The American probe, "New Horizons", awoke from its nine-year slumber (8.88 years to be precise) on Saturday, ready to explore the surfaces of Pluto and its largest moon, Charon.
"New Horizons is healthy and cruising quietly through deep space, nearly three billion miles from home, but its rest is nearly over," said Alice Bowman, the craft's operations manager at Johns Hopkins University Applied Physics Laboratory outside Washington.
The probe is now 2.9 billion miles (about 4.7 billion kilometers) away from Earth, preparing to initiate it's pre-programmed commands. It was launched back in January 2006 and has been in hibernation for 1873 days (almost two thirds of its journey). Every few months, NASA engineers would awake the probe to check its system functionality.
“Technically, this was routine, since the wake-up was a procedure that we'd done many times before,” said Glen Fountain, New Horizons project manager at APL. “Symbolically, however, this is a big deal. It means the start of our pre-encounter operations.”
The aim of this mission
New Horizons aim is to study the icy body of Pluto and it's largest moon, Charon. The craft will begin its exploration in January at a distance of about 260 kilometers from the body.
“This is a watershed event that signals the end of New Horizons crossing of a vast ocean of space to the very frontier of our solar system, and the beginning of the mission’s primary objective: the exploration of Pluto and its many moons in 2015,” said Alan Stern, New Horizons principal investigator from Southwest Research Institute, Boulder, Colo.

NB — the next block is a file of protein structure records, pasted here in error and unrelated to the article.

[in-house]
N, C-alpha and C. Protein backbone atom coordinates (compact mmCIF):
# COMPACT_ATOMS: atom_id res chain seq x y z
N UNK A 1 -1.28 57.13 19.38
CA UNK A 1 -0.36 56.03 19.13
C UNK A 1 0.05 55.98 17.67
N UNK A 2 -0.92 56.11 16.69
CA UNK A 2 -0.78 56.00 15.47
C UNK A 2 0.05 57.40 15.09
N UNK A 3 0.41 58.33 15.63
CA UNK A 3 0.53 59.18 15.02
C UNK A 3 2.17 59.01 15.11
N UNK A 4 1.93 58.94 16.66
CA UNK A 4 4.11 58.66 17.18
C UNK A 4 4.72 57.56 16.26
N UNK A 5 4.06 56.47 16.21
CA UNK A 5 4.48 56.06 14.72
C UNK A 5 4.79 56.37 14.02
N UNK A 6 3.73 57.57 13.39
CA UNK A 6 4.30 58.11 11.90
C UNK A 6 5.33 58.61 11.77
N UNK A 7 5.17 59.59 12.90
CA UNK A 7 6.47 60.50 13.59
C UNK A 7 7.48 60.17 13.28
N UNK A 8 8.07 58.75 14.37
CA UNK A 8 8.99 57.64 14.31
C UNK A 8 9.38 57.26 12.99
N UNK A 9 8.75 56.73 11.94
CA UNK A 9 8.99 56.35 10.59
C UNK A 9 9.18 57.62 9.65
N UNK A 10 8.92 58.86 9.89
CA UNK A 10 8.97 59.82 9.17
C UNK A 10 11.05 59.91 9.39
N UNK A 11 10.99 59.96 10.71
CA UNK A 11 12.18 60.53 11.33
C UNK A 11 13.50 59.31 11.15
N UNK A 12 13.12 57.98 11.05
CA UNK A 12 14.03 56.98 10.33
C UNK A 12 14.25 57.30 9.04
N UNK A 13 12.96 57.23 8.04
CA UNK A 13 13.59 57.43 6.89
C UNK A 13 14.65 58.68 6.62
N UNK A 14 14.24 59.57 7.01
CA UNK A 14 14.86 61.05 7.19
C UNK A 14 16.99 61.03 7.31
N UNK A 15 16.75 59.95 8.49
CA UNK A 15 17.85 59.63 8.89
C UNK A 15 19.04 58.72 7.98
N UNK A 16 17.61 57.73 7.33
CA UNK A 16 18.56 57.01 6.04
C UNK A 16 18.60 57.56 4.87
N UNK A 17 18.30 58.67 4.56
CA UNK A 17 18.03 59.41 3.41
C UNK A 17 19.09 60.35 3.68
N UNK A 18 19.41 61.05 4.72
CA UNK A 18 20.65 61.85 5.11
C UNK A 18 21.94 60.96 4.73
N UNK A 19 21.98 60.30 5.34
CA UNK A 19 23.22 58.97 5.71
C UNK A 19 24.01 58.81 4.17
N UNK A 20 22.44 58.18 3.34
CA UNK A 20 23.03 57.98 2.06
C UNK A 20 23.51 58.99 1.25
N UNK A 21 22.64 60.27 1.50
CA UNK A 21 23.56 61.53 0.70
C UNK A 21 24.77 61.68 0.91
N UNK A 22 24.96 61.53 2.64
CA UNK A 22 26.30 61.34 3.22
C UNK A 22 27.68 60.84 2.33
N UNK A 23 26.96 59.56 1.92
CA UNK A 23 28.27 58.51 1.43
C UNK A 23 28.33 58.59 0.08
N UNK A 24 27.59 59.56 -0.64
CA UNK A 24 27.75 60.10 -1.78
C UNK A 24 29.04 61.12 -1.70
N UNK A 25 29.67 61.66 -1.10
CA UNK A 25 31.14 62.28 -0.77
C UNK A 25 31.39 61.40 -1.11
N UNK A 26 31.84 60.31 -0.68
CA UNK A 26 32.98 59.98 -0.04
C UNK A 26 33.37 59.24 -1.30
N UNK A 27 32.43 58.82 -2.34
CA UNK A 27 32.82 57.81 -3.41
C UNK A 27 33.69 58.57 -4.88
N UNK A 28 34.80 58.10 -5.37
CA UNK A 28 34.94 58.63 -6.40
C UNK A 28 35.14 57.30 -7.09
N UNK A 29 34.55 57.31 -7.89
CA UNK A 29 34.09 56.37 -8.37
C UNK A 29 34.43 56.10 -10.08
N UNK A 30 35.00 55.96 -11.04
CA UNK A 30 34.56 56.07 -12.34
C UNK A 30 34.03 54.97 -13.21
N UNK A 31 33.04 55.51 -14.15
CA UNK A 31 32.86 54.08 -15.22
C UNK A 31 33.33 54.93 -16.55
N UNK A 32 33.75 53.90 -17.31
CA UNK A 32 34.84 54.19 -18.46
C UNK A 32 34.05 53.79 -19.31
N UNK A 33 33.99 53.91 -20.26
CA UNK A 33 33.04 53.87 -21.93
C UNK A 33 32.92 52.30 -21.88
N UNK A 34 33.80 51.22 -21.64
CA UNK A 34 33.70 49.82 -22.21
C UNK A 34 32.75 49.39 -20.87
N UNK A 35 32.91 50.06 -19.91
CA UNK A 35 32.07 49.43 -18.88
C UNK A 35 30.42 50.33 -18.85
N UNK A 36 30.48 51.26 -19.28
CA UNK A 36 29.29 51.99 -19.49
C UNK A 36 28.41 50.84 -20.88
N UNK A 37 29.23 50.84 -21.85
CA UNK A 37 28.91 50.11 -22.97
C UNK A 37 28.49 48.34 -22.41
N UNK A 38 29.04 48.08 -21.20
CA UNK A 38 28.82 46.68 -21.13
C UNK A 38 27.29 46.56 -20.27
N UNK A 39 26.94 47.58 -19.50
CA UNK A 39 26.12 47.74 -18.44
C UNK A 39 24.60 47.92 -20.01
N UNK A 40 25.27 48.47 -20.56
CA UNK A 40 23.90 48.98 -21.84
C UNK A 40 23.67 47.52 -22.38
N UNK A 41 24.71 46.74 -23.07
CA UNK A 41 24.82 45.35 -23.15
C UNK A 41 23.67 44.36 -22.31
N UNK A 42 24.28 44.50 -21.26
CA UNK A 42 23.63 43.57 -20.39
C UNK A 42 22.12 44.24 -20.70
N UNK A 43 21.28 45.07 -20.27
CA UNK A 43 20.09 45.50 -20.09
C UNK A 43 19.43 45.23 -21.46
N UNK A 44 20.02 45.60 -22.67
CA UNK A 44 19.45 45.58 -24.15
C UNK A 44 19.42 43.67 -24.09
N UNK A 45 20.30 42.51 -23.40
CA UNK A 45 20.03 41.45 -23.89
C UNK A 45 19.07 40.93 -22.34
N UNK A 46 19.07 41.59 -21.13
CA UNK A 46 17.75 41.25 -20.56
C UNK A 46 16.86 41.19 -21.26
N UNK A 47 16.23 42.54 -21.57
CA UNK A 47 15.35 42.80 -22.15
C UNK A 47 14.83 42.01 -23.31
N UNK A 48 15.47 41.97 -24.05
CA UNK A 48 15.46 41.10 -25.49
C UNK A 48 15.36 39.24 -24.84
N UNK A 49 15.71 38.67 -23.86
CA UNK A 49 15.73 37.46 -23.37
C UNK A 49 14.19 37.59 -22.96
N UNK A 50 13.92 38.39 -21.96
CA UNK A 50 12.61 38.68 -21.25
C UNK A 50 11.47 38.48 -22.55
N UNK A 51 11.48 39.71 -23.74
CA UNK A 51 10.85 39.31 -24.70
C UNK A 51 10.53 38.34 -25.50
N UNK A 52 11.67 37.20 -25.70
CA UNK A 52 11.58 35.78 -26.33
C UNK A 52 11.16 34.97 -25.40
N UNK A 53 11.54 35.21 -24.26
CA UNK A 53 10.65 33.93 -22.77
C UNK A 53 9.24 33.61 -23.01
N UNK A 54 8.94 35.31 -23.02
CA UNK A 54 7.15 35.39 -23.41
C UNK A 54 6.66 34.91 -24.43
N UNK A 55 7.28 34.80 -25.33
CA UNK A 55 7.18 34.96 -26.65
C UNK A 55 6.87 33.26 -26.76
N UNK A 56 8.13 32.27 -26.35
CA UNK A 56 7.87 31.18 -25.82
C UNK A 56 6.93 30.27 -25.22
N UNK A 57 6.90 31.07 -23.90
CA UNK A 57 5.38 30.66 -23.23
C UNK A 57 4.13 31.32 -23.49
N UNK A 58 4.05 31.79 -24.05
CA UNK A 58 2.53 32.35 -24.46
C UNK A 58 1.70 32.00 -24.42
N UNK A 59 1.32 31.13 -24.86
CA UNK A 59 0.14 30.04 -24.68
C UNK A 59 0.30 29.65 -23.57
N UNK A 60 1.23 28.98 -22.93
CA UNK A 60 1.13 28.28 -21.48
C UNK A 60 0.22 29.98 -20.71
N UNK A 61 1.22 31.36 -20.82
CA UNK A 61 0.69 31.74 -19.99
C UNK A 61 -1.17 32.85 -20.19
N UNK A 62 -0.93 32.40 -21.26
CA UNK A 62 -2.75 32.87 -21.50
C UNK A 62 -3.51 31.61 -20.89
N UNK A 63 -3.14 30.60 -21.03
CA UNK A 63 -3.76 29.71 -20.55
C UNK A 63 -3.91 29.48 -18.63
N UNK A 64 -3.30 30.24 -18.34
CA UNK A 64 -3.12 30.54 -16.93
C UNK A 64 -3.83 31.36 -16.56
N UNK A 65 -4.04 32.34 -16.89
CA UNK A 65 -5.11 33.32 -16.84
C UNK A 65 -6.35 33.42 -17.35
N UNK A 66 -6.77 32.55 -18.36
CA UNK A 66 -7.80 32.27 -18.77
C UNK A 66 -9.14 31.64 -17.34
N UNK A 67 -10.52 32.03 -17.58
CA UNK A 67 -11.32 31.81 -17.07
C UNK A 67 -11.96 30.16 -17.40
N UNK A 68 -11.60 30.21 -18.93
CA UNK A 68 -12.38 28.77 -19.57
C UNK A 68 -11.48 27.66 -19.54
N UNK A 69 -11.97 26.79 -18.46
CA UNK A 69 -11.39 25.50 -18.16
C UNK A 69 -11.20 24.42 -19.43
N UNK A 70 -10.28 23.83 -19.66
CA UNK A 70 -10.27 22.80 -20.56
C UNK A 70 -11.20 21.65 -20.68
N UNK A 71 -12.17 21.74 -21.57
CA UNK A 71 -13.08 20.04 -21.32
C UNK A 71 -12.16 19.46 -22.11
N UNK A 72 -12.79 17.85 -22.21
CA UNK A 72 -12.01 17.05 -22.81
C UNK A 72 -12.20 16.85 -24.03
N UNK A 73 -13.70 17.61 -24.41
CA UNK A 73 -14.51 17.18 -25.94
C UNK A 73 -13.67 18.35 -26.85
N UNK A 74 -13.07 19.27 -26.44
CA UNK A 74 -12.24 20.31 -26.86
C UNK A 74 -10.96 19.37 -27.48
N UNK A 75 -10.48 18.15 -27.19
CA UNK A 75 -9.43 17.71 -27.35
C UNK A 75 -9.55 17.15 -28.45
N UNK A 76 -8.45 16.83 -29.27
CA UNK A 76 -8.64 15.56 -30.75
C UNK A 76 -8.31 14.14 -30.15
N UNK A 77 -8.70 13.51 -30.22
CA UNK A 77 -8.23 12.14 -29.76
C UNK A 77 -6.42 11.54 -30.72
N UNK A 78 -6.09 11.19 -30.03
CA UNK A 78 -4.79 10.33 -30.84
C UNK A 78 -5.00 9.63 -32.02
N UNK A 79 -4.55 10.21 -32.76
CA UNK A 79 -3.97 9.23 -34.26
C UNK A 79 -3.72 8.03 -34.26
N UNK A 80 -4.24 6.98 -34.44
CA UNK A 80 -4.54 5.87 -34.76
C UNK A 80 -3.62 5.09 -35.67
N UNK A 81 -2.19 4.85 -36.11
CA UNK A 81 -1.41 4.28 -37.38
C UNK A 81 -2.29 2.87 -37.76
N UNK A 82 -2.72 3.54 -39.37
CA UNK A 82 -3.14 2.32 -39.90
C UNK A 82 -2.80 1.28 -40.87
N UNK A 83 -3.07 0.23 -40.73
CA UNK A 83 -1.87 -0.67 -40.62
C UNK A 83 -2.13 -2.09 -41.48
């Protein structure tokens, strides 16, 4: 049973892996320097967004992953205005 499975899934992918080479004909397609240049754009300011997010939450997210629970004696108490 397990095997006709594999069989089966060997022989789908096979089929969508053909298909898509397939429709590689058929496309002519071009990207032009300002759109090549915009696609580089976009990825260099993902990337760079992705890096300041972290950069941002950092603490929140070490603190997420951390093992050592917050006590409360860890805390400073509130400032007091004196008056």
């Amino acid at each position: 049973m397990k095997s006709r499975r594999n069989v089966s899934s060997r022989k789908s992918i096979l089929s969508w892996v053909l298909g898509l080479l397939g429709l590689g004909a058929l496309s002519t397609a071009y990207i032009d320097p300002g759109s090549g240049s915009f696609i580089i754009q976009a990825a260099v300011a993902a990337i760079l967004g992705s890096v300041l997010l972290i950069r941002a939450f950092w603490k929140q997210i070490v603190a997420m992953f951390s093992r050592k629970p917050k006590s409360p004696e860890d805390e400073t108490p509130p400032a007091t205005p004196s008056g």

The New Horizons team will spend the next few weeks checking the spacecraft, making sure its system and science instruments are operating nominally, and continue to build and test new command sequences.
The technology behind the probe
New Horizons will be exploring Pluto with seven science instruments that include advanced imaging infrared and ultraviolet spectrometers, a compact multi-color camera, a high-resolution telescopic camera, two powerful particle spectrometers and a space-dust detector.
The closest approach to Pluto will occur on the 14th July, however there are many more highlights to be expected before then, including views of the Pluto system better than what is capable of the Hubble Telescope, by mid may.
“New Horizons is on a journey to a new class of planets we've never seen, in a place we’ve never been before,” says New Horizons Project Scientist Hal Weaver, of APL. “For decades we thought Pluto was this odd little body on the planetary outskirts; now we know it’s really a gateway to an entire region of new worlds in the Kuiper Belt, and New Horizons is going to provide the first close-up look at them.”
The significance of this mission
Pluto lies in the Kuiper Belt, a region of icy bodies orbiting the sun that are believed to be remnants from the formation of our solar system 4.6 billion years ago.
“It’s hard to underestimate the evolution that’s taking place in our view of the architecture and content of our solar system as a result of the discovery … of the Kuiper Belt,” lead researcher Alan Stern said.
In the time New Horizons began its journey to Pluto, the body has been demoted from planetary status to being a dwarf planet. By the time it reaches pluto, the International Astronomical Union (IAU) could decide that Pluto is once again formally considered a Planet.
The decision is a very difficult one because of our lack of knowledge on the body itself, which is why New Horizons may be the key to determining, with certainty, what Pluto is. In any case, the New Horizons mission contains the prospect of humanity knowing much more about our distant neighbor, which would not have been possible without the staff at NASA.
The Johns Hopkins Applied Physics Laboratory manages the New Horizons mission for NASA's Science Mission Directorate. Alan Stern, of the Southwest Research Institute (SwRI) is the principal investigator and leads the mission; SwRI leads the science team, payload operations, and encounter science planning. New Horizons is part of the New Frontiers Program managed by NASA's Marshall Space Flight Center in Huntsville, Alabama. APL designed, built and operates the New Horizons spacecraft.